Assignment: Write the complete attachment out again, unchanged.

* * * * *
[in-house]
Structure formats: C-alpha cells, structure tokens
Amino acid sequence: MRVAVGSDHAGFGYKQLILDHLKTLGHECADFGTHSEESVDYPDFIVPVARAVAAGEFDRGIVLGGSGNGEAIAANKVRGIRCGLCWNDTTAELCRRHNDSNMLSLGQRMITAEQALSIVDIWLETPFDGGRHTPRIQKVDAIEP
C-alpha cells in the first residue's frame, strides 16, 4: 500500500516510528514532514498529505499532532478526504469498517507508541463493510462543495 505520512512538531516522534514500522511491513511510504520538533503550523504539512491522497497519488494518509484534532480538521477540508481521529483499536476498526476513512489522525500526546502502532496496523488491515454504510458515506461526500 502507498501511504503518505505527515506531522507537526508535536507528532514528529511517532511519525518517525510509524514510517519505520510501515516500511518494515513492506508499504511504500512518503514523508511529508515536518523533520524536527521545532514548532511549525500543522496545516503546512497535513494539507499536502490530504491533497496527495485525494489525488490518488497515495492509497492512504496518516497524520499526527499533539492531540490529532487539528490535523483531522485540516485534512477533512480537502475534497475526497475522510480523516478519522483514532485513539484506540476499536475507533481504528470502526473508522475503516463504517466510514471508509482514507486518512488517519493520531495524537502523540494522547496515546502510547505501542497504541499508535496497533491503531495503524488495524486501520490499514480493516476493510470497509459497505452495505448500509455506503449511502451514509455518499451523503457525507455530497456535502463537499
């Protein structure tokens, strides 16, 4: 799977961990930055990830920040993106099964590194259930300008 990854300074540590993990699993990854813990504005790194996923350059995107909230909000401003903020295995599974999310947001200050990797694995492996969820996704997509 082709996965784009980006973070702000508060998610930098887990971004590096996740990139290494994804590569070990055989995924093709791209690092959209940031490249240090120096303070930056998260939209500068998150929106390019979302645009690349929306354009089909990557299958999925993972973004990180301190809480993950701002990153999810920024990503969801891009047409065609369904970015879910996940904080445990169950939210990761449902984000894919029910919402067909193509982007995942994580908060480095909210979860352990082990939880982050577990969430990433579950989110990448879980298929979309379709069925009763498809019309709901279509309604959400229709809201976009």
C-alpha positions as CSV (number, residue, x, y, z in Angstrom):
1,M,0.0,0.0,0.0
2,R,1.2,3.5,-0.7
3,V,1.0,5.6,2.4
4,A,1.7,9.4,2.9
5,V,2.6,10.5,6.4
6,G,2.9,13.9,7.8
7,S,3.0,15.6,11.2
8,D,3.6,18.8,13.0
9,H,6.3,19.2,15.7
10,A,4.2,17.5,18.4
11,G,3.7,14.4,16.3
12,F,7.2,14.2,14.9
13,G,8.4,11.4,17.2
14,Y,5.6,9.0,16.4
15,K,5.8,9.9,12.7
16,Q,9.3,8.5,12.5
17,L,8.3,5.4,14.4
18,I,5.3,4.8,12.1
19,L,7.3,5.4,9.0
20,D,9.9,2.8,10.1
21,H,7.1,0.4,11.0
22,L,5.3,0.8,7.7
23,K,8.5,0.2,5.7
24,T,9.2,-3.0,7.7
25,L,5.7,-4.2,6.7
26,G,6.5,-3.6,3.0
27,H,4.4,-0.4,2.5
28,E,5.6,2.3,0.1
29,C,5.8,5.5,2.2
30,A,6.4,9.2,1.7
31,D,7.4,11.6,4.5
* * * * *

[in-house]
Structure formats: C-alpha cells, structure tokens
Amino acid sequence: MRVAVGSDHAGFGYKQLILDHLKTLGHECADFGTHSEESVDYPDFIVPVARAVAAGEFDRGIVLGGSGNGEAIAANKVRGIRCGLCWNDTTAELCRRHNDSNMLSLGQRMITAEQALSIVDIWLETPFDGGRHTPRIQKVDAIEP
C-alpha cells in the first residue's frame, strides 16, 4: 500500500516510528514532514498529505499532532478526504469498517507508541463493510462543495 505520512512538531516522534514500522511491513511510504520538533503550523504539512491522497497519488494518509484534532480538521477540508481521529483499536476498526476513512489522525500526546502502532496496523488491515454504510458515506461526500 502507498501511504503518505505527515506531522507537526508535536507528532514528529511517532511519525518517525510509524514510517519505520510501515516500511518494515513492506508499504511504500512518503514523508511529508515536518523533520524536527521545532514548532511549525500543522496545516503546512497535513494539507499536502490530504491533497496527495485525494489525488490518488497515495492509497492512504496518516497524520499526527499533539492531540490529532487539528490535523483531522485540516485534512477533512480537502475534497475526497475522510480523516478519522483514532485513539484506540476499536475507533481504528470502526473508522475503516463504517466510514471508509482514507486518512488517519493520531495524537502523540494522547496515546502510547505501542497504541499508535496497533491503531495503524488495524486501520490499514480493516476493510470497509459497505452495505448500509455506503449511502451514509455518499451523503457525507455530497456535502463537499
């Protein structure tokens, strides 16, 4: 799977961990930055990830920040993106099964590194259930300008 990854300074540590993990699993990854813990504005790194996923350059995107909230909000401003903020295995599974999310947001200050990797694995492996969820996704997509 082709996965784009980006973070702000508060998610930098887990971004590096996740990139290494994804590569070990055989995924093709791209690092959209940031490249240090120096303070930056998260939209500068998150929106390019979302645009690349929306354009089909990557299958999925993972973004990180301190809480993950701002990153999810920024990503969801891009047409065609369904970015879910996940904080445990169950939210990761449902984000894919029910919402067909193509982007995942994580908060480095909210979860352990082990939880982050577990969430990433579950989110990448879980298929979309379709069925009763498809019309709901279509309604959400229709809201976009």
C-alpha positions as CSV (number, residue, x, y, z in Angstrom):
1,M,0.0,0.0,0.0
2,R,1.2,3.5,-0.7
3,V,1.0,5.6,2.4
4,A,1.7,9.4,2.9
5,V,2.6,10.5,6.4
6,G,2.9,13.9,7.8
7,S,3.0,15.6,11.2
8,D,3.6,18.8,13.0
9,H,6.3,19.2,15.7
10,A,4.2,17.5,18.4
11,G,3.7,14.4,16.3
12,F,7.2,14.2,14.9
13,G,8.4,11.4,17.2
14,Y,5.6,9.0,16.4
15,K,5.8,9.9,12.7
16,Q,9.3,8.5,12.5
17,L,8.3,5.4,14.4
18,I,5.3,4.8,12.1
19,L,7.3,5.4,9.0
20,D,9.9,2.8,10.1
21,H,7.1,0.4,11.0
22,L,5.3,0.8,7.7
23,K,8.5,0.2,5.7
24,T,9.2,-3.0,7.7
25,L,5.7,-4.2,6.7
26,G,6.5,-3.6,3.0
27,H,4.4,-0.4,2.5
28,E,5.6,2.3,0.1
29,C,5.8,5.5,2.2
30,A,6.4,9.2,1.7
31,D,7.4,11.6,4.5